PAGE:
In 1954, Benjamin and Mary Rose Dean opened a hair salon in the heart of Northeast Portland. Now, 53 years later, Dean's Beauty Salon & Barber Shop is not only still in business and owned by the family, but it has received a tribute from the late couple's granddaughter, Kelly Johnson.
Johnson, a professional photographer, has been either hanging out or working for her grandparents' business since she was a child. She knows how important a hairstyle is to the people who come to Dean's. With that in mind, Johnson's new book, "Hair Dance!" (Henry Holt and Co., $16.95) is a celebration of the diverse, individual, artistic and everyday styles of hair for African American girls.
Long, straight, curly, braided, afro-puffed — Johnson photographed 84 girls for the book, none of them models, and although far less made the final cut, she says they represent the everyday hairstyles that make life more interesting.
"They all bring great personal presence," she said. "The girls are really graceful in the way they present themselves."
Johnson said the book is geared toward girls of any race and any color, intended to bring self-esteem and confidence in their young lives. The words of poet and author Dinah Johnson (no relation) compliment the range of photos throughout the book.
Over the course of a year, Johnson tracked down her subjects. Many were found at Dean's, while others were daughters of friends and relatives. During the sessions, she tried to make them act as natural as possible.
"I don't like giving kids a whole lot of direction," she said. "If you do, you take them right out of their zone."
When looking for a good subject, Johnson said she tried to find girls who were naturally charismatic and had lots of personality. Their hair style came second.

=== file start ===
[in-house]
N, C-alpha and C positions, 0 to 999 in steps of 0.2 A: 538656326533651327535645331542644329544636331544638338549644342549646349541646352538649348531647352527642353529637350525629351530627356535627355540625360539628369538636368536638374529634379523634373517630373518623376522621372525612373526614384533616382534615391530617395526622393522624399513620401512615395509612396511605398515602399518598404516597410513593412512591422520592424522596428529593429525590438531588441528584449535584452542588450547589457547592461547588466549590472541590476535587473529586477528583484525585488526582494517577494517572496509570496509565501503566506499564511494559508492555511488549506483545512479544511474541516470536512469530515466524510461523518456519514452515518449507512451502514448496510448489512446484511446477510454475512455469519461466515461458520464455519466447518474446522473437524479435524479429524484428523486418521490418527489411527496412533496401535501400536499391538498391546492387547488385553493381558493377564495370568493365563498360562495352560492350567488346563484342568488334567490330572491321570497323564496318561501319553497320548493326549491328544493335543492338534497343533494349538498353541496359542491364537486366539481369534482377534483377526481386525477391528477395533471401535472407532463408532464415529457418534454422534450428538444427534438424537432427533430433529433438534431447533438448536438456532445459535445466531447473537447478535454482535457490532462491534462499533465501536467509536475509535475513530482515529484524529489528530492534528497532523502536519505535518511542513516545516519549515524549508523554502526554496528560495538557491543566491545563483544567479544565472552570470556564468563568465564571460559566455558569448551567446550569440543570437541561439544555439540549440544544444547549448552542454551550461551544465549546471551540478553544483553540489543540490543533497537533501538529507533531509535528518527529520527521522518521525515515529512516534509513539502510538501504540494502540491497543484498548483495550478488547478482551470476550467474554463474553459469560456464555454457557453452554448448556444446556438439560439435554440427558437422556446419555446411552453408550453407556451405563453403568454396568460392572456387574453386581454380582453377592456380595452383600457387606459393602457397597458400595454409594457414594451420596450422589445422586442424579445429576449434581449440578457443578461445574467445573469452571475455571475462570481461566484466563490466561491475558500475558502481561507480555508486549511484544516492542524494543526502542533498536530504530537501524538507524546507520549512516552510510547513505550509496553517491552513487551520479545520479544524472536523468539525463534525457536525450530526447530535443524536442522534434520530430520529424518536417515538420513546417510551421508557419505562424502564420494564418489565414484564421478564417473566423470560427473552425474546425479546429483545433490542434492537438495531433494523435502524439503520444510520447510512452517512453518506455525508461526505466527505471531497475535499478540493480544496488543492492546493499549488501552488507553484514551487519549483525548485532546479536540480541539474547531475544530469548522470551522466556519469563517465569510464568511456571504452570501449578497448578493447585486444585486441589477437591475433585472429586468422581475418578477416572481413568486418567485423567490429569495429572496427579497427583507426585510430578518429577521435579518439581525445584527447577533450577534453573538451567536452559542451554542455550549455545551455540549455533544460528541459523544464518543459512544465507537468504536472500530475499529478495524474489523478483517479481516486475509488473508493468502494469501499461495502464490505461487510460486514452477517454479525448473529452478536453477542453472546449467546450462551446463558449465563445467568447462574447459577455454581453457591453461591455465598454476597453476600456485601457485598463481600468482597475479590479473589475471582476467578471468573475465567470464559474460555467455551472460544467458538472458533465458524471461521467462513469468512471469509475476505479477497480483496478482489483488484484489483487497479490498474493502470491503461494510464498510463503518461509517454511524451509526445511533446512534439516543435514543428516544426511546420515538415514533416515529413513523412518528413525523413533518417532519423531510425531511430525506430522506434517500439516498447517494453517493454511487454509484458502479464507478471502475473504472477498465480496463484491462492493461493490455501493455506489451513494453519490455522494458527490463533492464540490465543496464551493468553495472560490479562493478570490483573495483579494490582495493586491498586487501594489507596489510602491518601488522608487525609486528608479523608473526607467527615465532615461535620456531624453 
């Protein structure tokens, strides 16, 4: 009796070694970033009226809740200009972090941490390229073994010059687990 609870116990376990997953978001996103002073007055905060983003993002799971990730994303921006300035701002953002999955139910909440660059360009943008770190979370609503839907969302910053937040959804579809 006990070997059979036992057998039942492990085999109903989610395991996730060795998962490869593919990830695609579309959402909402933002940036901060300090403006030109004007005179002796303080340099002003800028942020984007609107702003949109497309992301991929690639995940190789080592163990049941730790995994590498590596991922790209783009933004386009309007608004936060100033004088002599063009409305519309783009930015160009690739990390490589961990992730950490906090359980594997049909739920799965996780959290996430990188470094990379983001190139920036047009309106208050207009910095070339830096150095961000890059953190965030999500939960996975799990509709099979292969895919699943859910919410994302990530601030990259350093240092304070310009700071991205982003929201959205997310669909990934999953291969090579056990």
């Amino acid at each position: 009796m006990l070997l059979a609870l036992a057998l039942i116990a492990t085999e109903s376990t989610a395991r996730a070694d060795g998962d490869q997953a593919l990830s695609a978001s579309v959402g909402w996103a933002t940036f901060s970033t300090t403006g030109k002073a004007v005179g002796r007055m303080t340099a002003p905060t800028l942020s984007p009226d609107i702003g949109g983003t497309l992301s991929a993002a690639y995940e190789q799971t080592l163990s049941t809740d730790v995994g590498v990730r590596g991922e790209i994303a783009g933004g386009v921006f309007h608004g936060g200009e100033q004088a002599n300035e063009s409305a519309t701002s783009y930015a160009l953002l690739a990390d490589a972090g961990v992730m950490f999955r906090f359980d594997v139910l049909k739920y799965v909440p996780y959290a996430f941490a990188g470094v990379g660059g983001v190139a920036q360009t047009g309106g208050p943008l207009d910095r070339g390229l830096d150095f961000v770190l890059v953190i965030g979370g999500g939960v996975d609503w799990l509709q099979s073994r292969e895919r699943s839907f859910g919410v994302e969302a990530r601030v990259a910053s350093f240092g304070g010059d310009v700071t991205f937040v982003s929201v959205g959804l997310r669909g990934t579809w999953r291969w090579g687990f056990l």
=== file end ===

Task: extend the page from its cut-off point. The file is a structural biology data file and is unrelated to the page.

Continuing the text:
"The girl makes the hair, the hair doesn't make the girl," she said.
In crafting the book, Johnson hopes
In a professional world where digital is now the standard, Johnson decided to use film for the project. Learning a lot as she went along, the traditional black and white photographer had to learn the ins and outs of shooting and developing color film.
Johnson said she always considered herself a photographer. When she was 9, she said her father handed her a 35 mm camera he brought back from the Korean War. Lacking instructions, she had to teach herself how to use it.
"He told me, 'Be smarter than the camera, kid,'" she recalled her father saying. And she's had the photography bug ever since.
Johnson's worked as a photojournalist for the Oregonian, has done greeting cards, and worked for Getty Images. Now, when she's not working on a book, she works as a staff photographer for a major corporation and has her own studio.
Smiling, Johnson said she hopes the book leaves a legacy she can be proud of, just as her grandparents left a legacy of their own.
"Styles have changed, people have changed, but it still makes people feel special," she said, reflecting on the special role the barber and stylist play in people's lives.
The book is planned for release in September.